Most synagogues offer some sort of kid-friendly service once a month or so. It’s called “Tot Shabbat” and it’s aimed at kids that are too little for religious school but too old to doze in their parents arms during services.
I’ve been attending the toddler service for more than a decade now.
That one sentence sums up exactly where I am right now. I’ve been doing this for more than a decade, and I can see the end of it coming and it’s bittersweet. My youngest will be entering kindergarten in September of this year, and will start going to religious school along with her older siblings on Saturdays.
I started going to Tot Shabbat with a toddler who didn’t know any more about Judaism than I did. We learned together, she and I. We started singing along with the songs and looking forward to playtime afterwards. We met the other families and made friends. I went with a terrified little guy who hated every little bit of attending anything where there were strangers. I sat outside in the hall, when he was too upset to go inside, and listened to the other kids singing along. I went with a nursing baby girl, and a still irritated preschooler. And when said preschooler moved onto big-kid school, I then went with my little one. She danced under the prayer shawl we’d hold up to represent a tent, and run around after her friends once services were over.
My youngest loves going to the synagogue, it’s literally the high point of the week for her. I think part of it is that she loves the dresses and the shiny shoes she wears on Shabbat, but a lot of it also is the kids. She loves having her big brother there, and feeling like she’s big just like him. She loves watching her big sister attend the grown-up service, and she loves the Torah parade that all the kids participate in towards the end of the service.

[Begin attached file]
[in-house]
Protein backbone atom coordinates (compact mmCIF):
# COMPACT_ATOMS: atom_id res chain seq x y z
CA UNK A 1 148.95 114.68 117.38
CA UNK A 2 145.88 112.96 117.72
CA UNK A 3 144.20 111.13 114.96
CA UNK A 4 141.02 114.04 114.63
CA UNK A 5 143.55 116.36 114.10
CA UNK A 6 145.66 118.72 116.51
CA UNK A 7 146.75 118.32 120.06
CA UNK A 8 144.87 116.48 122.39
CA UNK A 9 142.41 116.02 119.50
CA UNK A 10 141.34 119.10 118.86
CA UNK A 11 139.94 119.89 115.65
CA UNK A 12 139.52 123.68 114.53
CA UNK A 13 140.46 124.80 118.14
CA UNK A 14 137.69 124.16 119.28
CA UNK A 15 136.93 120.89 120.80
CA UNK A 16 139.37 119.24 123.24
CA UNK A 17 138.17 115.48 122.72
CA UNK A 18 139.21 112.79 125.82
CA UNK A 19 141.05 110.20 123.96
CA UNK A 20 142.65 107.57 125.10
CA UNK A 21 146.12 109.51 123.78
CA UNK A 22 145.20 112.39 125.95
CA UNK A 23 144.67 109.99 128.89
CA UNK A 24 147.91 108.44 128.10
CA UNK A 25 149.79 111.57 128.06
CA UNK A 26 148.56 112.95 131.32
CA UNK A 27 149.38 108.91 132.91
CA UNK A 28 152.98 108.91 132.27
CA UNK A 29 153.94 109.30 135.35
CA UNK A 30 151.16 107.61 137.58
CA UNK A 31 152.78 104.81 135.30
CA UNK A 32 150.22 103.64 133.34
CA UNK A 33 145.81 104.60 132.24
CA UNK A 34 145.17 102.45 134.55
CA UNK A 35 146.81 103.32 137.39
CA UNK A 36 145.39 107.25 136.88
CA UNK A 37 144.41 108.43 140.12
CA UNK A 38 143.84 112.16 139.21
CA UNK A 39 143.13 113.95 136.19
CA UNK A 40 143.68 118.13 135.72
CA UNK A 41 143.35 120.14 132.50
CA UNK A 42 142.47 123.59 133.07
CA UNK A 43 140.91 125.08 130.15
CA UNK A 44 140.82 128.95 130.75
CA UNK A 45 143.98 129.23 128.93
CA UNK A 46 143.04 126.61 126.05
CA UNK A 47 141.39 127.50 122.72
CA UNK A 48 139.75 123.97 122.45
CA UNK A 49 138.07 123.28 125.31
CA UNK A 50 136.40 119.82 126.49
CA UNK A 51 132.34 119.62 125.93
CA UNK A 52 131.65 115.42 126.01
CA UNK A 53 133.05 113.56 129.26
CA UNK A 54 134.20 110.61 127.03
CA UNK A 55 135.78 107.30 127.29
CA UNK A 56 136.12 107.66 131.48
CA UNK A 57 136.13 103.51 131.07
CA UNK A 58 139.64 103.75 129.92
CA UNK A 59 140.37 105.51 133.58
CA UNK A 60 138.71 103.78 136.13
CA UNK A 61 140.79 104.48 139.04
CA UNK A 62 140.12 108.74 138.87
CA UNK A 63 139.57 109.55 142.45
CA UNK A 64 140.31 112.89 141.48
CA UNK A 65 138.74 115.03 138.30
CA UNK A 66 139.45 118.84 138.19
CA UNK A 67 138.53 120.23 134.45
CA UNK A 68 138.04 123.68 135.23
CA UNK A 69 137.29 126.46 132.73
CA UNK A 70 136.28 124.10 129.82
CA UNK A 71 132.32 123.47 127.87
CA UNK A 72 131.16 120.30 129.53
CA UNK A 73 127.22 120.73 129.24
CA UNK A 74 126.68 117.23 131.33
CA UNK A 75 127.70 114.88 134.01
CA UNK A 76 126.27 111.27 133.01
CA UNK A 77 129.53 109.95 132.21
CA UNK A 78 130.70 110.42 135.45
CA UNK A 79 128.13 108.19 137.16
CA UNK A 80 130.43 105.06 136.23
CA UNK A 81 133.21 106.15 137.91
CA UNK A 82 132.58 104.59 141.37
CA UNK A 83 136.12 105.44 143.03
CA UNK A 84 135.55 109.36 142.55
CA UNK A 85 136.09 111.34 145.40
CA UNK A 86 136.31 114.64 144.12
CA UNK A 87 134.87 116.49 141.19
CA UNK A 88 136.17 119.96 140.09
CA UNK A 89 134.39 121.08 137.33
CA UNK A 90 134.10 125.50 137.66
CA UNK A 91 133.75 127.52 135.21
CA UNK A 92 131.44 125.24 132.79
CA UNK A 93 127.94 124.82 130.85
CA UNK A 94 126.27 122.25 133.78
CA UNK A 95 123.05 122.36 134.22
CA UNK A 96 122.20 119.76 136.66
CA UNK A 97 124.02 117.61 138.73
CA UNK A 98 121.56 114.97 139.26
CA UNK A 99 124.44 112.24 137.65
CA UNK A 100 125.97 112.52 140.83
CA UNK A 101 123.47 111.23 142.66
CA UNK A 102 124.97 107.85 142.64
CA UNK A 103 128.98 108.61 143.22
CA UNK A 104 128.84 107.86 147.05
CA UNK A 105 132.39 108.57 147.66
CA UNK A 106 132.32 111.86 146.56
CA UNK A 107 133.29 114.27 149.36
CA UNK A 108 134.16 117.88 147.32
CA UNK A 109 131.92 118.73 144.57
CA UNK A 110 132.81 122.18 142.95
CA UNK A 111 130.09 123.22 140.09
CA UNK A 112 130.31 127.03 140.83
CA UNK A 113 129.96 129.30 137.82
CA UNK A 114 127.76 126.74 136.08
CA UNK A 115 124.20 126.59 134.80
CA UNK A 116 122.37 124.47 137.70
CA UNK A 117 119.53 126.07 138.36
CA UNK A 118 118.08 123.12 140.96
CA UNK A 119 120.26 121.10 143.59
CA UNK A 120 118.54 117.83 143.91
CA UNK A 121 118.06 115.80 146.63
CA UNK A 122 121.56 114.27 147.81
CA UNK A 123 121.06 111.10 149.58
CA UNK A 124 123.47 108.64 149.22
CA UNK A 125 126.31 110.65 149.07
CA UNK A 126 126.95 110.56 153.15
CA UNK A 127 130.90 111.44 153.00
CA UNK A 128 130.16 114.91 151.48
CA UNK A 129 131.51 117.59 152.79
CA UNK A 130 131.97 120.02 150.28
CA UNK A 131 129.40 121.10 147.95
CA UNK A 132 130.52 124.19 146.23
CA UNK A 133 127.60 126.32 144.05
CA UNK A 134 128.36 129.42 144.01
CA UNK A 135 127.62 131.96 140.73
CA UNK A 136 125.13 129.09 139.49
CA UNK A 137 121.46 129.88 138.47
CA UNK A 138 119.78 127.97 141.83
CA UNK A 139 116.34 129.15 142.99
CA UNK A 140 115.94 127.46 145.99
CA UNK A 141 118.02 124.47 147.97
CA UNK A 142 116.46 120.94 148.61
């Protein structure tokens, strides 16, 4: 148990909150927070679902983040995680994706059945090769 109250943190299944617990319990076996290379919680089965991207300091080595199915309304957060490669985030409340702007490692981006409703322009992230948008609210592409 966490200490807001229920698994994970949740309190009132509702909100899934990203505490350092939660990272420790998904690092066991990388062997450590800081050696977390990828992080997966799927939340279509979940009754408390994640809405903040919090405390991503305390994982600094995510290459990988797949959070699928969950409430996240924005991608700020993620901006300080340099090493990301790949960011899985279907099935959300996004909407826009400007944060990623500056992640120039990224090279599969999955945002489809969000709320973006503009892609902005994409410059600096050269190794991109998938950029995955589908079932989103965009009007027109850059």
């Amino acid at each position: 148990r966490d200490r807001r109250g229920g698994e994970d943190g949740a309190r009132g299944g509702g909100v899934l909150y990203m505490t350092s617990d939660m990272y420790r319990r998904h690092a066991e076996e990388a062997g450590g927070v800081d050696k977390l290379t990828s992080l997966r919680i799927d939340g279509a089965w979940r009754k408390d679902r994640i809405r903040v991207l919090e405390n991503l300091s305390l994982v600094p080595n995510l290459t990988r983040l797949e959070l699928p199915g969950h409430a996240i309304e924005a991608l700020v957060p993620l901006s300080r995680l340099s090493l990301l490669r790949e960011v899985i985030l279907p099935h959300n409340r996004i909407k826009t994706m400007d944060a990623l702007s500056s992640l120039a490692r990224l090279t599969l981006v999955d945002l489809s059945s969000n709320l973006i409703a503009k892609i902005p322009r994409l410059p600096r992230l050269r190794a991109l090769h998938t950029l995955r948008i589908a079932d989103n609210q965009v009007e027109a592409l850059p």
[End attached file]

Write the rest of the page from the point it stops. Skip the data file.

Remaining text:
The synagogue is not always a comfortable place for me. I didn’t grow up Jewish, and didn’t convert until after my second child was born. But it’s where I grew up as a mom, in a lot of ways. I met other moms with kids that were the same age as my own. Each kid has his or her own social group, and the accompanying group of parents that I fit in with. I commiserate with the other sixth grade parents about planning bat mitzvahs and finding time for religious school with all the other obligations our kids have. I check with the other moms of second graders, because their sons are running around with mine. I trade childcare with the other parents of the toddlers and preschoolers, one of us keeping an eye on them, reading stories and dispensing juice and challah after services.
While my kids are all facing some pretty significant milestones in the next year or so, as Jewish kids, I’m starting to recognize that I’m going to be graduating to a new place as a Jewish parent. Next year, I won’t be attending Tot Shabbat.
I’m wistful about it. I’m sad about it. And I even think I’m a little excited about it too, because now’s the time to grow up, in a way. I’m ready to graduate to the grown-up service. I’m ready to go to services and not have a little one playing at my feet, to not have a baby that needs to nurse, or a toddler that needs to go out in the lobby and run. To sit with all the other grown-ups.
I’ve been going to Tot Shabbat for more than a decade, and I don’t know if I’m ready to stop. Tot Shabbat is easy. Tot Shabbat is fun and loud and relaxed. Tot Shabbat is so much more about the kids than about the grown ups, and I’m wondering now if that was part of the attraction.
At least I’ve got another nine months or so to get used to the idea of being a Jewish grown-up, instead of just a Jewish parent.